referenced and make it so., Captured 2017-09-10, 2016,

   [RFC3492]  Costello, A., "Punycode: A Bootstring encoding of Unicode
              for Internationalized Domain Names in Applications
              (IDNA)", RFC 3492, DOI 10.17487/RFC3492, March 2003,

   [RFC4690]  Klensin, J., Faltstrom, P., Karp, C., and IAB, "Review and
              Recommendations for Internationalized Domain Names
              (IDNs)", RFC 4690, DOI 10.17487/RFC4690, September 2006,

   [RFC4713]  Lee, X., Mao, W., Chen, E., Hsu, N., and J. Klensin,
              "Registration and Administration Recommendations for
              Chinese Domain Names", RFC 4713, DOI 10.17487/RFC4713,
              October 2006, <https://www.rfc-editor.org/info/rfc4713>.

   [RFC5564]  El-Sherbiny, A., Farah, M., Oueichek, I., and A. Al-Zoman,
              "Linguistic Guidelines for the Use of the Arabic Language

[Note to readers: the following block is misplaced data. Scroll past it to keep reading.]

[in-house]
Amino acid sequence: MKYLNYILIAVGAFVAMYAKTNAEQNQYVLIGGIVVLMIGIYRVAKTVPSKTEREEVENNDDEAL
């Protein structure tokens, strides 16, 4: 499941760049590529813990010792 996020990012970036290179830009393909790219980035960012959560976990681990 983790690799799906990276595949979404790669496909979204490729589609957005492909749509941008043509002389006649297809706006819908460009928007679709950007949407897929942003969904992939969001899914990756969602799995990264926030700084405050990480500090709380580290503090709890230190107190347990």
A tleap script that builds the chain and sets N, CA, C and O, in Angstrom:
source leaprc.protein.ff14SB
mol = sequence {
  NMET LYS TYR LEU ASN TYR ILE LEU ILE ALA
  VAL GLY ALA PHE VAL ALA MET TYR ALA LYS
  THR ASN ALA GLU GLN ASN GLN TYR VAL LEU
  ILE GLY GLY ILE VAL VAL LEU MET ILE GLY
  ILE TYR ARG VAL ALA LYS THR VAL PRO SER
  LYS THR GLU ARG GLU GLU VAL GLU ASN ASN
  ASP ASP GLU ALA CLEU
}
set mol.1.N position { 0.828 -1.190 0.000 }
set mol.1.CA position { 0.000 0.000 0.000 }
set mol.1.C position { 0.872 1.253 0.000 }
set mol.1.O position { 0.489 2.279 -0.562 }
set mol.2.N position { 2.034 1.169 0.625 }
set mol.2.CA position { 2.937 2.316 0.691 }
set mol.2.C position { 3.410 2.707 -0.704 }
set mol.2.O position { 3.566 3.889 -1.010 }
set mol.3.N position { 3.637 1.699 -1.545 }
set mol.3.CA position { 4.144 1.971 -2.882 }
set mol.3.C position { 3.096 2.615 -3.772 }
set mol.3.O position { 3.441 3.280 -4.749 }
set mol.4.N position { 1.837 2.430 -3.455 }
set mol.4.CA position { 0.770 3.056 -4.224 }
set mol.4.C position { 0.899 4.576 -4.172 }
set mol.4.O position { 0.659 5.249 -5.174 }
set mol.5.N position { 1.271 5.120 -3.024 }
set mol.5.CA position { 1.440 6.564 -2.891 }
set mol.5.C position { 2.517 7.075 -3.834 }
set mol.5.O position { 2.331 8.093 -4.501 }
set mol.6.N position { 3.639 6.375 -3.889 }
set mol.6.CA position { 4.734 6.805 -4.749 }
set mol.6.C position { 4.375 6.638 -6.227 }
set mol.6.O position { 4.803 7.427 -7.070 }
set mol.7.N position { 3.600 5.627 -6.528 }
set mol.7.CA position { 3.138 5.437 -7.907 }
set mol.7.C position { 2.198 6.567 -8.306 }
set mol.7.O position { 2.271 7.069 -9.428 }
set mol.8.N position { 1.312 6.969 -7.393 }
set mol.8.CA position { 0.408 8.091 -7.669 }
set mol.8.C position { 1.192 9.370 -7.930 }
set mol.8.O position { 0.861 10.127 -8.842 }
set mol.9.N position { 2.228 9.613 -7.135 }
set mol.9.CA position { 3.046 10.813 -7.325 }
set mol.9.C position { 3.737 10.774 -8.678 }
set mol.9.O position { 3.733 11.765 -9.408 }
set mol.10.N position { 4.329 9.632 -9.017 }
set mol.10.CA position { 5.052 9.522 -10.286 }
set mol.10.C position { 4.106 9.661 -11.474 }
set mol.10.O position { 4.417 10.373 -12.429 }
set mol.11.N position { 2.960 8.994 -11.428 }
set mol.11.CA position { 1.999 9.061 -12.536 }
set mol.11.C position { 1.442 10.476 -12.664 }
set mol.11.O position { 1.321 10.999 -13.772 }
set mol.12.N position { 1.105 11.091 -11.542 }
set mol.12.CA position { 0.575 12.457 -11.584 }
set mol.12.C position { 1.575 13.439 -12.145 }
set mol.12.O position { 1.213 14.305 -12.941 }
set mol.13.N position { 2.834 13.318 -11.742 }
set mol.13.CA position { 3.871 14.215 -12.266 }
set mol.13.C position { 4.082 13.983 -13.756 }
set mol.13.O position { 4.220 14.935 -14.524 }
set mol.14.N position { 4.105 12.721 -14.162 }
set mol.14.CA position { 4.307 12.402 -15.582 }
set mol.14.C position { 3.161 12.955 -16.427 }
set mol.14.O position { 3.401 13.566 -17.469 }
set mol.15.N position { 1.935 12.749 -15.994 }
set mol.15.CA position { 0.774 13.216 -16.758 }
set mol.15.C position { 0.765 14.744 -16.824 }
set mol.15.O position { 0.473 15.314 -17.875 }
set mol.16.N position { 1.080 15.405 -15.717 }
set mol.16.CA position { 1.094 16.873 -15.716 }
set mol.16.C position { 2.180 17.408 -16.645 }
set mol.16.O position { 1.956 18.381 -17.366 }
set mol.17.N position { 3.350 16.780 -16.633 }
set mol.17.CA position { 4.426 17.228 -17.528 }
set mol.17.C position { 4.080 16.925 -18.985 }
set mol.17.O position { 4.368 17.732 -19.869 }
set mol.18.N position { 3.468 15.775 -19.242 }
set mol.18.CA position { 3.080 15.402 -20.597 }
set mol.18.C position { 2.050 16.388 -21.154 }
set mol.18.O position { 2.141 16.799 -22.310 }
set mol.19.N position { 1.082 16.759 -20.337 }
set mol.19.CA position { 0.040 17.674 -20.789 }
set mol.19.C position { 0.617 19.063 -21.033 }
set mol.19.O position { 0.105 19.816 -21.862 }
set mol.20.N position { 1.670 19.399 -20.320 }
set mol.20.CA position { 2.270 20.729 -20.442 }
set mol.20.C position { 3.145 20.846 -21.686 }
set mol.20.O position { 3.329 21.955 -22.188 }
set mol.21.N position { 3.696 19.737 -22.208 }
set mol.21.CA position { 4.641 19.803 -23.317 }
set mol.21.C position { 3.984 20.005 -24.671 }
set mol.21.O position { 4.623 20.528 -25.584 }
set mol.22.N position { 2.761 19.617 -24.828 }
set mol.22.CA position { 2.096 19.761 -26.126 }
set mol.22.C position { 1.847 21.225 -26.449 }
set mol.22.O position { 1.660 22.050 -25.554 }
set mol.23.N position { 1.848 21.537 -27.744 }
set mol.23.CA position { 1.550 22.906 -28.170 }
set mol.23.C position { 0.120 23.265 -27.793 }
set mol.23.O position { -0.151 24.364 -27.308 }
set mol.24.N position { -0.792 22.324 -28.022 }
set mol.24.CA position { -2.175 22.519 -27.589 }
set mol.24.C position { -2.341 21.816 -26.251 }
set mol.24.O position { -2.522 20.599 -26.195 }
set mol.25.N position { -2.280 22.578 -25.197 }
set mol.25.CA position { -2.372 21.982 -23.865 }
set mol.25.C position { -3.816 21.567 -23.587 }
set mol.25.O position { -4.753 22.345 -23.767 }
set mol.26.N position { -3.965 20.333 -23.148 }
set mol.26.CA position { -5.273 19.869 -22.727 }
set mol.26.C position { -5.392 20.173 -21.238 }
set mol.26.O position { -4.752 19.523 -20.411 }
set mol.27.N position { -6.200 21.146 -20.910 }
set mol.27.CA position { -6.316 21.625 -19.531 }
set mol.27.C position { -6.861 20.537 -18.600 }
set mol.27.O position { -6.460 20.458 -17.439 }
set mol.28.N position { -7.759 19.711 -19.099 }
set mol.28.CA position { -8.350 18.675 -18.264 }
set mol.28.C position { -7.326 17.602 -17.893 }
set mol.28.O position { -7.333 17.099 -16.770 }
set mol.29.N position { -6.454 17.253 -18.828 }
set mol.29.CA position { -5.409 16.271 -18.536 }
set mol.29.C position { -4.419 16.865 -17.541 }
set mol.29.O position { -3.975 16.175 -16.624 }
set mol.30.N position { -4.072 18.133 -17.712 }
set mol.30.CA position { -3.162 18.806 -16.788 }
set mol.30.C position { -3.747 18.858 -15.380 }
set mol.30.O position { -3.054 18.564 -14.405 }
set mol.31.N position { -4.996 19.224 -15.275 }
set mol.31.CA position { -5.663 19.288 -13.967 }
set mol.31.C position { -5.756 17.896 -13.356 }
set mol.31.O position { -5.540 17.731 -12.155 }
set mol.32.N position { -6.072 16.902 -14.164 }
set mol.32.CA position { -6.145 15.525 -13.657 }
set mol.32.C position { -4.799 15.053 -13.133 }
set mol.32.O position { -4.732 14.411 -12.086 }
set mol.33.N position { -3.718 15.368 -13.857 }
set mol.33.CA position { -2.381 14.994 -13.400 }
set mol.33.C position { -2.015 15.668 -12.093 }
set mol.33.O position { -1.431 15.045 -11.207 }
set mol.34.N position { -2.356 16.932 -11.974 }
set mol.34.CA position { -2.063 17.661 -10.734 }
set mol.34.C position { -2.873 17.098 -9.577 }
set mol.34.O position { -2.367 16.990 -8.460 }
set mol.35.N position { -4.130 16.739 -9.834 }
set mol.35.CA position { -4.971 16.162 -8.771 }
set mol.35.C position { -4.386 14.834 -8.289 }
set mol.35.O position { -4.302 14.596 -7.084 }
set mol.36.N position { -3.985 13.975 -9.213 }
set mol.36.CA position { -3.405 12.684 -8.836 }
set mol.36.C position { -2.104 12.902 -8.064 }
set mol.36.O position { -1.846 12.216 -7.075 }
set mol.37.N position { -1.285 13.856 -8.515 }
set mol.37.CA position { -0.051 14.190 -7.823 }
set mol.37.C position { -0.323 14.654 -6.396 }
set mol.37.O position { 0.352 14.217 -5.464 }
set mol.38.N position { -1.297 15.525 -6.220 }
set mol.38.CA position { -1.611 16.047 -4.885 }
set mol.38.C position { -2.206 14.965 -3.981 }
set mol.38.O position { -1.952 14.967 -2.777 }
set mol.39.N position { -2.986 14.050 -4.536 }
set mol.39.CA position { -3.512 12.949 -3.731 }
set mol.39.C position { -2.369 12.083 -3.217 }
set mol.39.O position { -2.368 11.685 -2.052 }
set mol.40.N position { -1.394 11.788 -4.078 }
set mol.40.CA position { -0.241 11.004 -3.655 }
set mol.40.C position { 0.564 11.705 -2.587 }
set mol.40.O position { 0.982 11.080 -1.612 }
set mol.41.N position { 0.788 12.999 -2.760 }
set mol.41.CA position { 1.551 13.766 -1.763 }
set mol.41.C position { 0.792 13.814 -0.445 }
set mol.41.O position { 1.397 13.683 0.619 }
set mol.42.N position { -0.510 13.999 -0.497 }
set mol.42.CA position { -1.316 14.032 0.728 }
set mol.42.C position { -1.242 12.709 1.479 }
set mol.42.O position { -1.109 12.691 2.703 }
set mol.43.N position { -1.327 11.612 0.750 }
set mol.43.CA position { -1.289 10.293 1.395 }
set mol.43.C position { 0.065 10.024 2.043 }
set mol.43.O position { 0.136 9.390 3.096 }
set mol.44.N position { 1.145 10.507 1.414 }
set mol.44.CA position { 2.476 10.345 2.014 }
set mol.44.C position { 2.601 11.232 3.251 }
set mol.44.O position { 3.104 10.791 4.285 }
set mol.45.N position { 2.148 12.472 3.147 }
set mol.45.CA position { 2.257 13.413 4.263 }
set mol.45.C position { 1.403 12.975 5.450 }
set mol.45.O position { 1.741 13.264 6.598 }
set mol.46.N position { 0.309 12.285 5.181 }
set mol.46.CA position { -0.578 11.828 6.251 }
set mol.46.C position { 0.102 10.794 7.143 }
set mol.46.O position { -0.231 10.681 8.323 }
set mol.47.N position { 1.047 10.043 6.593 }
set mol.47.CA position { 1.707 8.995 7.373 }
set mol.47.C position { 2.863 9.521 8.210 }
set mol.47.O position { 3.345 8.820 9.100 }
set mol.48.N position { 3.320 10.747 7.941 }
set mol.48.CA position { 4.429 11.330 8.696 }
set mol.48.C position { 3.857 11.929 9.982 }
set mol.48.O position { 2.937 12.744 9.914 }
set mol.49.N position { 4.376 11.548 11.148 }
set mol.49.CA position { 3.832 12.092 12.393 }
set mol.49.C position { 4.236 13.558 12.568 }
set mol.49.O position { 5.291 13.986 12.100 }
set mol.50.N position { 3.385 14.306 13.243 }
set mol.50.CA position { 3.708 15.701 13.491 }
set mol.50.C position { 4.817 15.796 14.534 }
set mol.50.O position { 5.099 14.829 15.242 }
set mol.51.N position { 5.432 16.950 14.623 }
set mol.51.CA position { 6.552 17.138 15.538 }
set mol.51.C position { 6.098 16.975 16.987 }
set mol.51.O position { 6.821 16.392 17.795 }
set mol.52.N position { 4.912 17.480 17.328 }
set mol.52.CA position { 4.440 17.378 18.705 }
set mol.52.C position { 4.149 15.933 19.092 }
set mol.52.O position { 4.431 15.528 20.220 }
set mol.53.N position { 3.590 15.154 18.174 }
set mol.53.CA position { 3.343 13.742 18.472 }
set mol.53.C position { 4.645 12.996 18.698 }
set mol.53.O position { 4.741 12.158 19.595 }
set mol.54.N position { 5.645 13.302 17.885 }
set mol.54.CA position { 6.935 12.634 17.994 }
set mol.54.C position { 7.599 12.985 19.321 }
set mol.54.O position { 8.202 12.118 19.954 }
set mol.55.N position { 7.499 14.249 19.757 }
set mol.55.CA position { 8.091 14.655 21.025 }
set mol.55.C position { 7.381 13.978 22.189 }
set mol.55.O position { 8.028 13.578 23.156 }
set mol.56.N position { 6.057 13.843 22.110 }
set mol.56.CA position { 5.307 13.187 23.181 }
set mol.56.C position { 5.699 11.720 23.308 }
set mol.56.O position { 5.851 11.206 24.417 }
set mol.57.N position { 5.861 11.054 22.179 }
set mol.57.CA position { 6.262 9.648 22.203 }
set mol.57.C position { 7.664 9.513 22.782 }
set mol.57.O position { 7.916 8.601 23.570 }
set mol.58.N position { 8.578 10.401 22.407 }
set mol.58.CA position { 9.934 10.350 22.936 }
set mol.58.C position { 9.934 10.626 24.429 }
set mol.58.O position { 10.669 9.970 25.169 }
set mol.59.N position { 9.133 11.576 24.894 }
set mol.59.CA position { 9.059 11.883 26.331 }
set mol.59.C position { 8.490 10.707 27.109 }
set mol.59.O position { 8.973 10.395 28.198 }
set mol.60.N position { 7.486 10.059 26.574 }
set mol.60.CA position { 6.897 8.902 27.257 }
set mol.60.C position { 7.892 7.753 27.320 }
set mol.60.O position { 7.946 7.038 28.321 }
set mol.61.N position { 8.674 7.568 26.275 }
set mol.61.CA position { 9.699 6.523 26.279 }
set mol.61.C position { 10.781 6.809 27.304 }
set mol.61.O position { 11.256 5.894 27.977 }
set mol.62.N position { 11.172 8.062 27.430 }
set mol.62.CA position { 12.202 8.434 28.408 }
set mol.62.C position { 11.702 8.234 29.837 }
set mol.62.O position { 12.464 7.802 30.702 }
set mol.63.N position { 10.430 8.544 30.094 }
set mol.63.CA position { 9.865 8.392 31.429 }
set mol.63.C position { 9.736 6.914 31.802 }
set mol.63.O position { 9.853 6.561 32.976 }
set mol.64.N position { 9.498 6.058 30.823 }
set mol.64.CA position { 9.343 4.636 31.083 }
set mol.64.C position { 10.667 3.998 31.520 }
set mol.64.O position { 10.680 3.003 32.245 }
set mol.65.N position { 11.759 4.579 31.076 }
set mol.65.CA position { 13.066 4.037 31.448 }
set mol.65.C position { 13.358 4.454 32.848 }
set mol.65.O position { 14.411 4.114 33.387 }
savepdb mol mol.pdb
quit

in Internet Domains", RFC 5564, DOI 10.17487/RFC5564,
              February 2010, <https://www.rfc-editor.org/info/rfc5564>.

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   [RFC5892]  Faltstrom, P., Ed., "The Unicode Code Points and
              Internationalized Domain Names for Applications (IDNA)",
              RFC 5892, DOI 10.17487/RFC5892, August 2010,

   [RFC5893]  Alvestrand, H., Ed. and C. Karp, "Right-to-Left Scripts
              for Internationalized Domain Names for Applications
              (IDNA)", RFC 5893, DOI 10.17487/RFC5893, August 2010,

   [RFC5992]  Sharikov, S., Miloshevic, D., and J. Klensin,
              "Internationalized Domain Names Registration and
              Administration Guidelines for European Languages Using
              Cyrillic", RFC 5992, DOI 10.17487/RFC5992, October 2010,

   [RFC6452]  Faltstrom, P., Ed. and P. Hoffman, Ed., "The Unicode Code
              Points and Internationalized Domain Names for Applications
              (IDNA) - Unicode 6.0", RFC 6452, DOI 10.17487/RFC6452,
              November 2011, <https://www.rfc-editor.org/info/rfc6452>.

   [RFC6912]  Sullivan, A., Thaler, D., Klensin, J., and O. Kolkman,
              "Principles for Unicode Code Point Inclusion in Labels in